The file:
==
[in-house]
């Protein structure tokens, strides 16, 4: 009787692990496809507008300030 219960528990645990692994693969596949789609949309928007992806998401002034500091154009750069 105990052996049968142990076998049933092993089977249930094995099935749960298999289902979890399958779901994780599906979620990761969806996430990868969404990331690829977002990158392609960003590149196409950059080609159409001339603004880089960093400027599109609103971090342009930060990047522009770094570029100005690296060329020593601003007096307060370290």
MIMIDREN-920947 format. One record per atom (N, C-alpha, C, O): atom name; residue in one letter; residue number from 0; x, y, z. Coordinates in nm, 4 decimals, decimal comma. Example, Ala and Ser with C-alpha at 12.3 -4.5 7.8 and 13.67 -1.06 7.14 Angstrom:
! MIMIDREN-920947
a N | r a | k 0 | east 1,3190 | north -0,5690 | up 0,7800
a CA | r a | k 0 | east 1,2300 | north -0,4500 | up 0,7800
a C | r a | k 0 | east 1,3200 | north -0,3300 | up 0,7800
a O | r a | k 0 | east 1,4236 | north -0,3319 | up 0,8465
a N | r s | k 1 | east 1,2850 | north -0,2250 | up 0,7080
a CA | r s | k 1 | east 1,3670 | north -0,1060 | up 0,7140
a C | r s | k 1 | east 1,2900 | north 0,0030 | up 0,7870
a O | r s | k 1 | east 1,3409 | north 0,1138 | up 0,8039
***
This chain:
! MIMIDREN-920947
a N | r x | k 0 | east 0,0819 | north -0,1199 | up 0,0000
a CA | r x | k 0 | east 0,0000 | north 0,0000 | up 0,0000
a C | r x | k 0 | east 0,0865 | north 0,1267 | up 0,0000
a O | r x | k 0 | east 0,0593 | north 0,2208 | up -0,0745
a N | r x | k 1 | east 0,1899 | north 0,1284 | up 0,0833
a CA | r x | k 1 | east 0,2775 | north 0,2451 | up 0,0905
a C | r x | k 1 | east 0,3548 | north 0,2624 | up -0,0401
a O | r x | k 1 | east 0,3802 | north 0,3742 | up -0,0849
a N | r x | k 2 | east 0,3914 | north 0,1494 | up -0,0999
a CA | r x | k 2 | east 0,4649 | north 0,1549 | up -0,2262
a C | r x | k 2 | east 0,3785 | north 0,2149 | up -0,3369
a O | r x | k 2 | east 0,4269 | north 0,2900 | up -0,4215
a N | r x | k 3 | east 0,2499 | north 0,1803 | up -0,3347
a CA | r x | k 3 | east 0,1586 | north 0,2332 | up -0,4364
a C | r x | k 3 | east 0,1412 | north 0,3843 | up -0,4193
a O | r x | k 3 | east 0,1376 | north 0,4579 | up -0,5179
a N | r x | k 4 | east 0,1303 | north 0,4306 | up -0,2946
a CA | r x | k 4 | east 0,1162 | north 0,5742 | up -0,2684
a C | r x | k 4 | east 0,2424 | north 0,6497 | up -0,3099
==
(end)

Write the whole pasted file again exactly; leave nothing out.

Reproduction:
[in-house]
């Protein structure tokens, strides 16, 4: 009787692990496809507008300030 219960528990645990692994693969596949789609949309928007992806998401002034500091154009750069 105990052996049968142990076998049933092993089977249930094995099935749960298999289902979890399958779901994780599906979620990761969806996430990868969404990331690829977002990158392609960003590149196409950059080609159409001339603004880089960093400027599109609103971090342009930060990047522009770094570029100005690296060329020593601003007096307060370290």
MIMIDREN-920947 format. One record per atom (N, C-alpha, C, O): atom name; residue in one letter; residue number from 0; x, y, z. Coordinates in nm, 4 decimals, decimal comma. Example, Ala and Ser with C-alpha at 12.3 -4.5 7.8 and 13.67 -1.06 7.14 Angstrom:
! MIMIDREN-920947
a N | r a | k 0 | east 1,3190 | north -0,5690 | up 0,7800
a CA | r a | k 0 | east 1,2300 | north -0,4500 | up 0,7800
a C | r a | k 0 | east 1,3200 | north -0,3300 | up 0,7800
a O | r a | k 0 | east 1,4236 | north -0,3319 | up 0,8465
a N | r s | k 1 | east 1,2850 | north -0,2250 | up 0,7080
a CA | r s | k 1 | east 1,3670 | north -0,1060 | up 0,7140
a C | r s | k 1 | east 1,2900 | north 0,0030 | up 0,7870
a O | r s | k 1 | east 1,3409 | north 0,1138 | up 0,8039
***
This chain:
! MIMIDREN-920947
a N | r x | k 0 | east 0,0819 | north -0,1199 | up 0,0000
a CA | r x | k 0 | east 0,0000 | north 0,0000 | up 0,0000
a C | r x | k 0 | east 0,0865 | north 0,1267 | up 0,0000
a O | r x | k 0 | east 0,0593 | north 0,2208 | up -0,0745
a N | r x | k 1 | east 0,1899 | north 0,1284 | up 0,0833
a CA | r x | k 1 | east 0,2775 | north 0,2451 | up 0,0905
a C | r x | k 1 | east 0,3548 | north 0,2624 | up -0,0401
a O | r x | k 1 | east 0,3802 | north 0,3742 | up -0,0849
a N | r x | k 2 | east 0,3914 | north 0,1494 | up -0,0999
a CA | r x | k 2 | east 0,4649 | north 0,1549 | up -0,2262
a C | r x | k 2 | east 0,3785 | north 0,2149 | up -0,3369
a O | r x | k 2 | east 0,4269 | north 0,2900 | up -0,4215
a N | r x | k 3 | east 0,2499 | north 0,1803 | up -0,3347
a CA | r x | k 3 | east 0,1586 | north 0,2332 | up -0,4364
a C | r x | k 3 | east 0,1412 | north 0,3843 | up -0,4193
a O | r x | k 3 | east 0,1376 | north 0,4579 | up -0,5179
a N | r x | k 4 | east 0,1303 | north 0,4306 | up -0,2946
a CA | r x | k 4 | east 0,1162 | north 0,5742 | up -0,2684
a C | r x | k 4 | east 0,2424 | north 0,6497 | up -0,3099